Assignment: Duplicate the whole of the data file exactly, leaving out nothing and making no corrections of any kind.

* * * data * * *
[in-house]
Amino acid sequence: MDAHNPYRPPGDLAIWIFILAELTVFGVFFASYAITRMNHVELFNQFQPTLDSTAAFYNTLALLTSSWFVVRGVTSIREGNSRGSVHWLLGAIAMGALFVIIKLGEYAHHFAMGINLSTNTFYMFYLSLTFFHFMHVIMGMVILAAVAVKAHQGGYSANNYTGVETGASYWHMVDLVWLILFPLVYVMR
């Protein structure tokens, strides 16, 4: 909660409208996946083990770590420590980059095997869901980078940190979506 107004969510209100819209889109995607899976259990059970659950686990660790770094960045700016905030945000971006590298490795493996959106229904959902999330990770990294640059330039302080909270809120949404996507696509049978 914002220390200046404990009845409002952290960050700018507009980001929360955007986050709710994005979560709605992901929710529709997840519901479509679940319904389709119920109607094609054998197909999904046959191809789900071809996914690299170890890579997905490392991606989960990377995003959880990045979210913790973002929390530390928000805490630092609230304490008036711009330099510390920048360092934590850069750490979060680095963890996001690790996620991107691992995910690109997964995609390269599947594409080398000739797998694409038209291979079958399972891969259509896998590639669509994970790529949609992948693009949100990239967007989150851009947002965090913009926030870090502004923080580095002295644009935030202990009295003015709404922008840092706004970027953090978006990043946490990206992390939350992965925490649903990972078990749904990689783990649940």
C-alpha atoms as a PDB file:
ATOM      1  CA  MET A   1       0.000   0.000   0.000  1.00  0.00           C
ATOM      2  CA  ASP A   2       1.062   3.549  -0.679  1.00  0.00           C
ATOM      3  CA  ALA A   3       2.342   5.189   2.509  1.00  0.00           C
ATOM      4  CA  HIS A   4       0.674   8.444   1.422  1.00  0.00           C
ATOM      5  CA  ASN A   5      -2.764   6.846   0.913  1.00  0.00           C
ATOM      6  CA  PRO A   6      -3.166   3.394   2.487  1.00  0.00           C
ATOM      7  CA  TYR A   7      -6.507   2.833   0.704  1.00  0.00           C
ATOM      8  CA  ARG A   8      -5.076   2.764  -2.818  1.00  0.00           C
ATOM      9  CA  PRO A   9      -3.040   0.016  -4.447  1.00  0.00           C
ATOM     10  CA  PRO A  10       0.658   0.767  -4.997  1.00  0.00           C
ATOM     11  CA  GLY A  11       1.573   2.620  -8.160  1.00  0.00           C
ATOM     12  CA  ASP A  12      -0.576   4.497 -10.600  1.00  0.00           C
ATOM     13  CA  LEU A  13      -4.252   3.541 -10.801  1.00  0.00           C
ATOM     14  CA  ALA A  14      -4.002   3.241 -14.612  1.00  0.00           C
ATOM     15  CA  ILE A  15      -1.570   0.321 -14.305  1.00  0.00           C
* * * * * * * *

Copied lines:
[in-house]
Amino acid sequence: MDAHNPYRPPGDLAIWIFILAELTVFGVFFASYAITRMNHVELFNQFQPTLDSTAAFYNTLALLTSSWFVVRGVTSIREGNSRGSVHWLLGAIAMGALFVIIKLGEYAHHFAMGINLSTNTFYMFYLSLTFFHFMHVIMGMVILAAVAVKAHQGGYSANNYTGVETGASYWHMVDLVWLILFPLVYVMR
């Protein structure tokens, strides 16, 4: 909660409208996946083990770590420590980059095997869901980078940190979506 107004969510209100819209889109995607899976259990059970659950686990660790770094960045700016905030945000971006590298490795493996959106229904959902999330990770990294640059330039302080909270809120949404996507696509049978 914002220390200046404990009845409002952290960050700018507009980001929360955007986050709710994005979560709605992901929710529709997840519901479509679940319904389709119920109607094609054998197909999904046959191809789900071809996914690299170890890579997905490392991606989960990377995003959880990045979210913790973002929390530390928000805490630092609230304490008036711009330099510390920048360092934590850069750490979060680095963890996001690790996620991107691992995910690109997964995609390269599947594409080398000739797998694409038209291979079958399972891969259509896998590639669509994970790529949609992948693009949100990239967007989150851009947002965090913009926030870090502004923080580095002295644009935030202990009295003015709404922008840092706004970027953090978006990043946490990206992390939350992965925490649903990972078990749904990689783990649940």
C-alpha atoms as a PDB file:
ATOM      1  CA  MET A   1       0.000   0.000   0.000  1.00  0.00           C
ATOM      2  CA  ASP A   2       1.062   3.549  -0.679  1.00  0.00           C
ATOM      3  CA  ALA A   3       2.342   5.189   2.509  1.00  0.00           C
ATOM      4  CA  HIS A   4       0.674   8.444   1.422  1.00  0.00           C
ATOM      5  CA  ASN A   5      -2.764   6.846   0.913  1.00  0.00           C
ATOM      6  CA  PRO A   6      -3.166   3.394   2.487  1.00  0.00           C
ATOM      7  CA  TYR A   7      -6.507   2.833   0.704  1.00  0.00           C
ATOM      8  CA  ARG A   8      -5.076   2.764  -2.818  1.00  0.00           C
ATOM      9  CA  PRO A   9      -3.040   0.016  -4.447  1.00  0.00           C
ATOM     10  CA  PRO A  10       0.658   0.767  -4.997  1.00  0.00           C
ATOM     11  CA  GLY A  11       1.573   2.620  -8.160  1.00  0.00           C
ATOM     12  CA  ASP A  12      -0.576   4.497 -10.600  1.00  0.00           C
ATOM     13  CA  LEU A  13      -4.252   3.541 -10.801  1.00  0.00           C
ATOM     14  CA  ALA A  14      -4.002   3.241 -14.612  1.00  0.00           C
ATOM     15  CA  ILE A  15      -1.570   0.321 -14.305  1.00  0.00           C